If a network has the ability to scale to its designed limits, it provides the assurance that the system will support the current user base and planned (and often unplanned) future growth. Organizations are able to immediately respond to new operational requirements without having to deploy additional resources or staff. This also allows them to try new ideas and services while enabling innovation for those just-in-time requirements.

If your organization is planning to scale into the cloud, as many are today, ensure your data center to cloud interconnections have flexible and scalable bandwidth so they don’t impede with your ability to rapidly scale your applications and services.

2. Manageability

Management and visibility are required for proactive successful application planning. This is especially true when delivering application performance that has low-latency requirements such as server/database clustering. The dawning capabilities of software-defined networks are quite likely to increase manageability complexity initially as new personnel (programmers, system administrators, etc.) start interacting directly with network services/functions. The five functional areas of the International Organization for Standardization (ISO) FCAPS (fault-management, configuration, accounting, performance, and security) management remain critical as networks expand outwards on both the client side and the data center/cloud side:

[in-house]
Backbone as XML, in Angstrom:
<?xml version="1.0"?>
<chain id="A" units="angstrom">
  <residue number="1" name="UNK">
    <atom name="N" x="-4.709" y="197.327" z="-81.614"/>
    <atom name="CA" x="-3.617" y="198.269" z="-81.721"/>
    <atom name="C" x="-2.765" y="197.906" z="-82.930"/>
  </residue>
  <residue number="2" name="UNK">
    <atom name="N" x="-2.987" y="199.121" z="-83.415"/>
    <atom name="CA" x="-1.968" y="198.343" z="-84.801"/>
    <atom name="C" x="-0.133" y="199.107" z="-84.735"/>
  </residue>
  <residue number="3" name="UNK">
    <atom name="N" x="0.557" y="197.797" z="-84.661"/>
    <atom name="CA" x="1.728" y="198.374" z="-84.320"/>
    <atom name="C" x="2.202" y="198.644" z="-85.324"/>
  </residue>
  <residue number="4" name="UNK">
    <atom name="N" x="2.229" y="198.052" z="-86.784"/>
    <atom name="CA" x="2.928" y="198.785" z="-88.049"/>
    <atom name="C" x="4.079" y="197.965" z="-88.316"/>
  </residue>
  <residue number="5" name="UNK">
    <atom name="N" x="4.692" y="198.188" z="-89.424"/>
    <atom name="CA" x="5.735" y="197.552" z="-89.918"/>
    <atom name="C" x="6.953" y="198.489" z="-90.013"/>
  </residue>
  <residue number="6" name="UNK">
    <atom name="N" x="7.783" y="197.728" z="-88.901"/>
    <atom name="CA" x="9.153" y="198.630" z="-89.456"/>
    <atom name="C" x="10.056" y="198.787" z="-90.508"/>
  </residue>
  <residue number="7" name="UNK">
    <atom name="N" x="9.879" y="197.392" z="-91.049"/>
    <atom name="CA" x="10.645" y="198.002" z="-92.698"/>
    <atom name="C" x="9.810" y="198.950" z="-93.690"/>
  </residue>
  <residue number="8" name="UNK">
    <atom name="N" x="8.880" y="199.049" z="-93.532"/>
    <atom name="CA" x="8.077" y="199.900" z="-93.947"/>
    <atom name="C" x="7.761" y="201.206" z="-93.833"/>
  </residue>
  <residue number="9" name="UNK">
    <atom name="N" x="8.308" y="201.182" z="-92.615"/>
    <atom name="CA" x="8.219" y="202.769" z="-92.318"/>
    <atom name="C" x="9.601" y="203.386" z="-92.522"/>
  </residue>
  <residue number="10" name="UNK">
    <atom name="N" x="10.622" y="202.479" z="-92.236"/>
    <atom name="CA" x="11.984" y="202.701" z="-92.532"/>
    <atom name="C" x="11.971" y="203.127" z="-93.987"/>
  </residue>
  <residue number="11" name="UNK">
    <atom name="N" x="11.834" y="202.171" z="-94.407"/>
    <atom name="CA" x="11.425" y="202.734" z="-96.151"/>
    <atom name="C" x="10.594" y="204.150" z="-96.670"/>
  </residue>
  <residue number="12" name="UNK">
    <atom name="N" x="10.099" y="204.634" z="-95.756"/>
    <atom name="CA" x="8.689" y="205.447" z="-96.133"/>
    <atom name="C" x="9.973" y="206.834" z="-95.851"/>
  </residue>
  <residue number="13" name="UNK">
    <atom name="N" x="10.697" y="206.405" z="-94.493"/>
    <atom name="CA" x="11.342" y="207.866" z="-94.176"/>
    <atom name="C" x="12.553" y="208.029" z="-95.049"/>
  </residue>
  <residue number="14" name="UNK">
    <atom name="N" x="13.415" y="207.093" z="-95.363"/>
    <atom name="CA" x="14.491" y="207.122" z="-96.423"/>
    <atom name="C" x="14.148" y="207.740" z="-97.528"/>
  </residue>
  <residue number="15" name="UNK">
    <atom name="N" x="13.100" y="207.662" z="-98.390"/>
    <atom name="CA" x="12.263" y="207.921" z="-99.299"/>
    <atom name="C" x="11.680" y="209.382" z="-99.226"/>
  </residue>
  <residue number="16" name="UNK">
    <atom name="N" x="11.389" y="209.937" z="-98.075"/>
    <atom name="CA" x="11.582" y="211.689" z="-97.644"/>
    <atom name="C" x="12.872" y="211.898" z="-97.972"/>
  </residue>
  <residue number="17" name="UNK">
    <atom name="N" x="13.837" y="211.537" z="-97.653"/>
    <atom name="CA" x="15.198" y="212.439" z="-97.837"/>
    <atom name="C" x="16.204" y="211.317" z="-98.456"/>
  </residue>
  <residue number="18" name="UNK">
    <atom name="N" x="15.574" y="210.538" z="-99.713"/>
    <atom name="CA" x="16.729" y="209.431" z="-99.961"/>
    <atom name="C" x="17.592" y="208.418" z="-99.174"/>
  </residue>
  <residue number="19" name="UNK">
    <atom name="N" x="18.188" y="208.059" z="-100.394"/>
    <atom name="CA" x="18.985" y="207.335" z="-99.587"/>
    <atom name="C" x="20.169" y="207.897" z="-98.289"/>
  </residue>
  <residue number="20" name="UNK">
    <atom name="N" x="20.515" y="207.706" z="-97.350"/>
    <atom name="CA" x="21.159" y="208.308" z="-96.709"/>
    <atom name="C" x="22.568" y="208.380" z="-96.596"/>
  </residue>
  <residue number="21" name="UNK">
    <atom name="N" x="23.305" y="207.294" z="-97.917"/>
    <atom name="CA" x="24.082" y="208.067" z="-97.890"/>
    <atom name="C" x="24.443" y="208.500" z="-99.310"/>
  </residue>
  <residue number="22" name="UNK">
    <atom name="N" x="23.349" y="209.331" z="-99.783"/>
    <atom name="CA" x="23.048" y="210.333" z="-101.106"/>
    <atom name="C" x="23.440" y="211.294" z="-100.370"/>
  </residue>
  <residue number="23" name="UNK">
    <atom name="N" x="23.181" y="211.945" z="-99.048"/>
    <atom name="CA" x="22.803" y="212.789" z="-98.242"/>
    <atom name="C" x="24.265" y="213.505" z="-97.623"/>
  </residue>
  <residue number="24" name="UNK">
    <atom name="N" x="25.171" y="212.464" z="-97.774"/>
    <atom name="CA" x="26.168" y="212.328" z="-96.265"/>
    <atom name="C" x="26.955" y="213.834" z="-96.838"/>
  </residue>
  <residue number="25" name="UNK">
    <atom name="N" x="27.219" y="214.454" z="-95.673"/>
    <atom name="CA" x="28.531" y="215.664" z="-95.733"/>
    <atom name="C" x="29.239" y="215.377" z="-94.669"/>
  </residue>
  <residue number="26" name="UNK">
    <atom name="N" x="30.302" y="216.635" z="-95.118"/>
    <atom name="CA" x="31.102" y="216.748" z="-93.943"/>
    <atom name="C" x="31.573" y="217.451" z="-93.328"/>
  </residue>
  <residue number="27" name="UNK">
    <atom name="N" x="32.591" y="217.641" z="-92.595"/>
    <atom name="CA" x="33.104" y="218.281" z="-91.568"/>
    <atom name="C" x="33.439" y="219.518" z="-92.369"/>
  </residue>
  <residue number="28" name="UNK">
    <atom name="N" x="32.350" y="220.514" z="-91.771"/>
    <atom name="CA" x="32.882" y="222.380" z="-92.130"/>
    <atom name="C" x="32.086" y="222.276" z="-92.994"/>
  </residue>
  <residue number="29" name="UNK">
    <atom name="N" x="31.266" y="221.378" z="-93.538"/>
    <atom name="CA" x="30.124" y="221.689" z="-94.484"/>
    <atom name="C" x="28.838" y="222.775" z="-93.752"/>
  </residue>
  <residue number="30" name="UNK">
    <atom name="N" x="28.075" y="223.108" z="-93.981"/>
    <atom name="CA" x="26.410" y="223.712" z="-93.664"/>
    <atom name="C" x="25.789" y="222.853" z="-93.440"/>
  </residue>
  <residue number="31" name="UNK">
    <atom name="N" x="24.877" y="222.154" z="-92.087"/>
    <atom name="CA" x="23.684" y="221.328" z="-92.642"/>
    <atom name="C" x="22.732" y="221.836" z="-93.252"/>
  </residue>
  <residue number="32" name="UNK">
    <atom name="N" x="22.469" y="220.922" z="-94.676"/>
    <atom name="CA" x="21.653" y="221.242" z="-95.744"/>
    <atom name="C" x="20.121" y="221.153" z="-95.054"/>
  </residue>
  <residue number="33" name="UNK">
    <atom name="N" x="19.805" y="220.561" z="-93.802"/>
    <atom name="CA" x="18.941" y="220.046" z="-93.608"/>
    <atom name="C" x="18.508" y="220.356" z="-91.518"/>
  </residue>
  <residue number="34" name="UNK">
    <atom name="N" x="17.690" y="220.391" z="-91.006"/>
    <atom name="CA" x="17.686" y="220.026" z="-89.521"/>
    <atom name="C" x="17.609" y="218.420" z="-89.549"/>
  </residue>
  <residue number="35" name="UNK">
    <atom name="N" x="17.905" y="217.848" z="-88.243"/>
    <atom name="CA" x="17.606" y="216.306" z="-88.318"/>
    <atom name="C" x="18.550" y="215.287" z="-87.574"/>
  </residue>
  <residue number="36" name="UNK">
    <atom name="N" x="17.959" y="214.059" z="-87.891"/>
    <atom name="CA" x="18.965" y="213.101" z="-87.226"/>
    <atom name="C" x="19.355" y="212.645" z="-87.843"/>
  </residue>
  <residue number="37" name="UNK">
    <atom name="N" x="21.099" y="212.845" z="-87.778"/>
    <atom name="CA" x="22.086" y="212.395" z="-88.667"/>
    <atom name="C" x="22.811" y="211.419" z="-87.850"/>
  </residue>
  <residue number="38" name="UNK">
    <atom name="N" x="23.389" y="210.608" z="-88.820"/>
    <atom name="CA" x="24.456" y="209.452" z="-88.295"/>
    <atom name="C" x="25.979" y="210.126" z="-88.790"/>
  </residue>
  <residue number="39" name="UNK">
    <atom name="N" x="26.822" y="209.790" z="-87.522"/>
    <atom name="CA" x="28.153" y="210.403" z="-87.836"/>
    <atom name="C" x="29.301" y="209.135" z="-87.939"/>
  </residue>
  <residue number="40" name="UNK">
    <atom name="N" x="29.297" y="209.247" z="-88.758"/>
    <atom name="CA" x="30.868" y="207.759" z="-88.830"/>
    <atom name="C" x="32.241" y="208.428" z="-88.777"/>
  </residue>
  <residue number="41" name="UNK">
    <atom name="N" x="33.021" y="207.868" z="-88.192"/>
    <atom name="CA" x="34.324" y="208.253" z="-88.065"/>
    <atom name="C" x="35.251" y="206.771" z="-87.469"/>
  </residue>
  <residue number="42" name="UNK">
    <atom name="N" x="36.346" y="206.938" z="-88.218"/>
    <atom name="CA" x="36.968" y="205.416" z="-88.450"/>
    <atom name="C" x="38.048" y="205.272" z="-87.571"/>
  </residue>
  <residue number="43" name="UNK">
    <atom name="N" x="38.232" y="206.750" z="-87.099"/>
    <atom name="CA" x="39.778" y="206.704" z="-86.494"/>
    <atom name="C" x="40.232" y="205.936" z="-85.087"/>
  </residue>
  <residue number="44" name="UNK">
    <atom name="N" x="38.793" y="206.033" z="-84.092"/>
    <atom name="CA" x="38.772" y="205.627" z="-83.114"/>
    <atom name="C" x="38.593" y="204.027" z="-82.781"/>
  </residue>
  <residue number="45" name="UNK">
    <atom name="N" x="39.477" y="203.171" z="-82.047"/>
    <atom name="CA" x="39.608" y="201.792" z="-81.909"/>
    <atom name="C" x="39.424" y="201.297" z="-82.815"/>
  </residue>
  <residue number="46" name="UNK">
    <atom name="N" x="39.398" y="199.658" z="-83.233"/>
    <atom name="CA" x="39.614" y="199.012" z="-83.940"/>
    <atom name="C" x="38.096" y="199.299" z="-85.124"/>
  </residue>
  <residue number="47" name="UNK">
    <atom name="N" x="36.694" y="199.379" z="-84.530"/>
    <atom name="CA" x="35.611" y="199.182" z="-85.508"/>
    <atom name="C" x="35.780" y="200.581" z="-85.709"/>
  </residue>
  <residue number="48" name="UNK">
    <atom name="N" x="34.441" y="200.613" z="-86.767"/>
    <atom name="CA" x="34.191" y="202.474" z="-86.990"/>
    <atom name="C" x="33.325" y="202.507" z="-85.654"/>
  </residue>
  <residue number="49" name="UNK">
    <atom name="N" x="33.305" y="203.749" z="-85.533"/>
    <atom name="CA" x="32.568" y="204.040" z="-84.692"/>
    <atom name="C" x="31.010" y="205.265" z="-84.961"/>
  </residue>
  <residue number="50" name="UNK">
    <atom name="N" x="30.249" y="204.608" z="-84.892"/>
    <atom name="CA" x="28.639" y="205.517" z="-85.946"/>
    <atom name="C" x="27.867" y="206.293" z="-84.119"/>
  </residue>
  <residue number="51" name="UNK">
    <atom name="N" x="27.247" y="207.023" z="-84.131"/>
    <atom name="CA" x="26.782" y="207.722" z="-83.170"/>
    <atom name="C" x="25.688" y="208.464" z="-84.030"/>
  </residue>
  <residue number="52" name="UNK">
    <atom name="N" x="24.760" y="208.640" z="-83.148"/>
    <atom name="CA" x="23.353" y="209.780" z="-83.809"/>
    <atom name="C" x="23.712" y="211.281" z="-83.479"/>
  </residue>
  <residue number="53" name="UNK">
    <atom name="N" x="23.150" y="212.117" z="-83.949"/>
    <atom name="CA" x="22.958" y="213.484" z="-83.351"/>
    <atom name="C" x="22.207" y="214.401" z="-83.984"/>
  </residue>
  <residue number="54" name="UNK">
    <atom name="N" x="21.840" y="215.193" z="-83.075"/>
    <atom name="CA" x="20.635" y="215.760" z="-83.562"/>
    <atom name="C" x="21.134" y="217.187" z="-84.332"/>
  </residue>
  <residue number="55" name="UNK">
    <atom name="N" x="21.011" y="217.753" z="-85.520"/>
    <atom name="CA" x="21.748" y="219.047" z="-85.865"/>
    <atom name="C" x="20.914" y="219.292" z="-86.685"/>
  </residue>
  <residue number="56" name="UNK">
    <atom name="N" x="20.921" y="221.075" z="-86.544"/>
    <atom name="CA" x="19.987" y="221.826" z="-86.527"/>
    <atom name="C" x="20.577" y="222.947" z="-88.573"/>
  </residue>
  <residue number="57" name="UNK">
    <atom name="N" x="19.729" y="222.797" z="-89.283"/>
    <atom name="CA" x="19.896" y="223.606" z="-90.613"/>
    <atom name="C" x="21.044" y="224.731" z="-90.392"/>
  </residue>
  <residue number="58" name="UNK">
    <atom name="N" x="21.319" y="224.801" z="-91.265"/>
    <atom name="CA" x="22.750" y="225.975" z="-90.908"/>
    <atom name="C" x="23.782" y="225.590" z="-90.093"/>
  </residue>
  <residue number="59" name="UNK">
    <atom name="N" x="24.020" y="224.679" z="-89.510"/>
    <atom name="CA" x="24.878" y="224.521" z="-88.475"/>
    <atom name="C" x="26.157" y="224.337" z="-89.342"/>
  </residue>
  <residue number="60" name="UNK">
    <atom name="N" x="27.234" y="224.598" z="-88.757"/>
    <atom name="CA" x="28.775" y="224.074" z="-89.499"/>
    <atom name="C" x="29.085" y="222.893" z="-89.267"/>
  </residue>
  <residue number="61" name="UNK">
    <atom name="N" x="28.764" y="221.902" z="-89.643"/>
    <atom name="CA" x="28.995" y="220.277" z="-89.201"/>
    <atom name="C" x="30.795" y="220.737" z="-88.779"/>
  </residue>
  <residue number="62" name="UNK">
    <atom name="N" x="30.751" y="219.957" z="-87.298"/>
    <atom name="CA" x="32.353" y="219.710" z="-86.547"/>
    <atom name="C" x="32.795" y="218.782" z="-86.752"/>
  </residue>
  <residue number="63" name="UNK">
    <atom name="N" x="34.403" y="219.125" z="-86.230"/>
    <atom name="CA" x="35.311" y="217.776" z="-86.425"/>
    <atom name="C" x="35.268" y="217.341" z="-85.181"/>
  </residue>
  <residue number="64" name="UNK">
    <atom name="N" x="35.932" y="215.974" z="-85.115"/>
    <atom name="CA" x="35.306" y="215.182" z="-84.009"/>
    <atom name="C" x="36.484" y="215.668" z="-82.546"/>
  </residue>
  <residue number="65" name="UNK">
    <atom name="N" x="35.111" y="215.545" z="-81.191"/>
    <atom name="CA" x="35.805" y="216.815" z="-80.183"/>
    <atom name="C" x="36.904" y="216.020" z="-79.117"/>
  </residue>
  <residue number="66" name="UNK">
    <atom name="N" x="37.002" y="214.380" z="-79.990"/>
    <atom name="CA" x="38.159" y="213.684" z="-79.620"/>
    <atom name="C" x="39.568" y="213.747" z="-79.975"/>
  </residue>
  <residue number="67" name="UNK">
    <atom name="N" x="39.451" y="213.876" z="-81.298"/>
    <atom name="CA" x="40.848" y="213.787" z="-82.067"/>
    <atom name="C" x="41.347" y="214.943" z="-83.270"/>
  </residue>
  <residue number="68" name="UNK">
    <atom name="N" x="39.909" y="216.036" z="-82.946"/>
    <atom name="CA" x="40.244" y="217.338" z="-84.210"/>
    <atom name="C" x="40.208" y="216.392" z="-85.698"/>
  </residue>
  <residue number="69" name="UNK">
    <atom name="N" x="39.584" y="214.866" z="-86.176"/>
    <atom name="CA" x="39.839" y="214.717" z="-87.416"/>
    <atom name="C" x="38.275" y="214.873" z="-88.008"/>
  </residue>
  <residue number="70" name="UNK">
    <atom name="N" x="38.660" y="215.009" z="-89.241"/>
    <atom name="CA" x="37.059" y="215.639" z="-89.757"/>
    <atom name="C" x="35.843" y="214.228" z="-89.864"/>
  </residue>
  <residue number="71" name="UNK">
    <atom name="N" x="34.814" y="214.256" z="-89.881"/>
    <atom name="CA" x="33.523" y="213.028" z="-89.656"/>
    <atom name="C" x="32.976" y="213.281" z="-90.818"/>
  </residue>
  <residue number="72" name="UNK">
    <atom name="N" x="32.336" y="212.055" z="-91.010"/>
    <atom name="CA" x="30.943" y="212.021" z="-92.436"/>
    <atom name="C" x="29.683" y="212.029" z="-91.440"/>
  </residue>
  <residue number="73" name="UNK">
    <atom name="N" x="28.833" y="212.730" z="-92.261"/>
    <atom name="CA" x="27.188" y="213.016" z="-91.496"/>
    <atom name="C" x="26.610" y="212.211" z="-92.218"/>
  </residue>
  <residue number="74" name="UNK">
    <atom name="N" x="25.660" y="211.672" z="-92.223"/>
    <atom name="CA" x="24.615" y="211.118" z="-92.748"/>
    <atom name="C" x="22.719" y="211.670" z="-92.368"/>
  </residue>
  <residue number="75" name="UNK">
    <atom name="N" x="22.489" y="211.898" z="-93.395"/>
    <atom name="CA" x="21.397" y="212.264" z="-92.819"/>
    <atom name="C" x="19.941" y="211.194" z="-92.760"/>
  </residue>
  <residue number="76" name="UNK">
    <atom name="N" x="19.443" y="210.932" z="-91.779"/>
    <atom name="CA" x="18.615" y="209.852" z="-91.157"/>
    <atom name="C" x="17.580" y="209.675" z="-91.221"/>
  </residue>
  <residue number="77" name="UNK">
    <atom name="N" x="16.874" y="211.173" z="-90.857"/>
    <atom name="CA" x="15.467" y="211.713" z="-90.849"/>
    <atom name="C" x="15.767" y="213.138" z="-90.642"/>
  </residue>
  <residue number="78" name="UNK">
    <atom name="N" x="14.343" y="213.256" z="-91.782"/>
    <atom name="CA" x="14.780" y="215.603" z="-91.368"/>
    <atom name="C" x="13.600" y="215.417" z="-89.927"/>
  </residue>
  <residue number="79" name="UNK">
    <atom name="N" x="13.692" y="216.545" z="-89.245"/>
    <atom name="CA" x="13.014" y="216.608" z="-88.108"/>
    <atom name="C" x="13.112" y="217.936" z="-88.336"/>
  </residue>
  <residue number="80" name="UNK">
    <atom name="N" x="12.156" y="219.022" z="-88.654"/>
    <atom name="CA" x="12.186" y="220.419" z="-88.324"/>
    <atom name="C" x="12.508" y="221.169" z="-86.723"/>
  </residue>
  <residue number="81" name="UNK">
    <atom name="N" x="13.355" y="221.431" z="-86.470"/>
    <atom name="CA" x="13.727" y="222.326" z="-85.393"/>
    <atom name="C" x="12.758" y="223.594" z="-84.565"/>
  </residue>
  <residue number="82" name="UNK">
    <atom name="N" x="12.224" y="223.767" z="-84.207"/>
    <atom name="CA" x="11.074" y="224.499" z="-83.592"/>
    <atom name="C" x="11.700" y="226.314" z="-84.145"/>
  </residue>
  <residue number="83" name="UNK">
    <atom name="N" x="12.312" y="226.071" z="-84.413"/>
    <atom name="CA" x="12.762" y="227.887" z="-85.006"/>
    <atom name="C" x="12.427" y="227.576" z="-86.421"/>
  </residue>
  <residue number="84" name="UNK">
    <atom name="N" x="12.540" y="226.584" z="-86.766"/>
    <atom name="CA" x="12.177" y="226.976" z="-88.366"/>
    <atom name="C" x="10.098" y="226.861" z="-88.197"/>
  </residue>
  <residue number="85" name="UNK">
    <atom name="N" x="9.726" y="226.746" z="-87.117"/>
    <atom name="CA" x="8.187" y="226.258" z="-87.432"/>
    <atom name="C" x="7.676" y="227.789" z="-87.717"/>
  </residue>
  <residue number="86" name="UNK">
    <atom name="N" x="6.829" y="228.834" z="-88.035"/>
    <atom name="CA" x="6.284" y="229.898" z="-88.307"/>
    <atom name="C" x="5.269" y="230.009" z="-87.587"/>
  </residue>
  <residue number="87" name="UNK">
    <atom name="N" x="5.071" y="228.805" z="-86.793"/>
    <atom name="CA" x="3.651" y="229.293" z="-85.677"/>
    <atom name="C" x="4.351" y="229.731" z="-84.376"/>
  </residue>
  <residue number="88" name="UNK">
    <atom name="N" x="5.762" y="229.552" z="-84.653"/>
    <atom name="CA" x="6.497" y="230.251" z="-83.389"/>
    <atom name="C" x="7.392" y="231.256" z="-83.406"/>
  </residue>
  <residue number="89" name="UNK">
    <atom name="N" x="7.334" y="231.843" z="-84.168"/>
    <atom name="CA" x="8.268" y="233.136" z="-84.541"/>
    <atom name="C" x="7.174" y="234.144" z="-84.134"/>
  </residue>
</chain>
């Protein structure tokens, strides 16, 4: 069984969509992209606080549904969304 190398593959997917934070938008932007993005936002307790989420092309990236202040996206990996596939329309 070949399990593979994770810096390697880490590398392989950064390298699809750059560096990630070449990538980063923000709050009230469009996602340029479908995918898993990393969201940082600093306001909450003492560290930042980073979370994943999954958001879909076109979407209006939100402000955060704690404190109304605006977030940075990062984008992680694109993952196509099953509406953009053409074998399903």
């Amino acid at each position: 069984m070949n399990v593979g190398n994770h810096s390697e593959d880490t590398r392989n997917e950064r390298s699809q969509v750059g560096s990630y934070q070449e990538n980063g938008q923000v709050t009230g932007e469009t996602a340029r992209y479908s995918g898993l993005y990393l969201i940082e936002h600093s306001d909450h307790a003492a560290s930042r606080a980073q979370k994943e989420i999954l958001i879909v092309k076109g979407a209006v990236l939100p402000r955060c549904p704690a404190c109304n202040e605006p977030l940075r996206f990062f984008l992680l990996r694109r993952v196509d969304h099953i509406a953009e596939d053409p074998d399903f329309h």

• Fault Management: Clients and application developers typically name the network as the culprit for most issues. Fault management allows you to find (and possibly fix) your network problems before they get reported by the users, at least for those times when the problem is actually caused by a network issue.

  • Configuration Management: This includes configuration aspects of network devices, such as configuration file management, inventory management, and software management. Mis-configurations on infrastructure equipment are prevalent in every network. They often result in unexpected network communication failures that would not occur with the proper configurations.

    You can increase your network’s availability and automation readiness by keeping all of your device and system configurations consistent and having the capability to quickly make changes across multiple devices.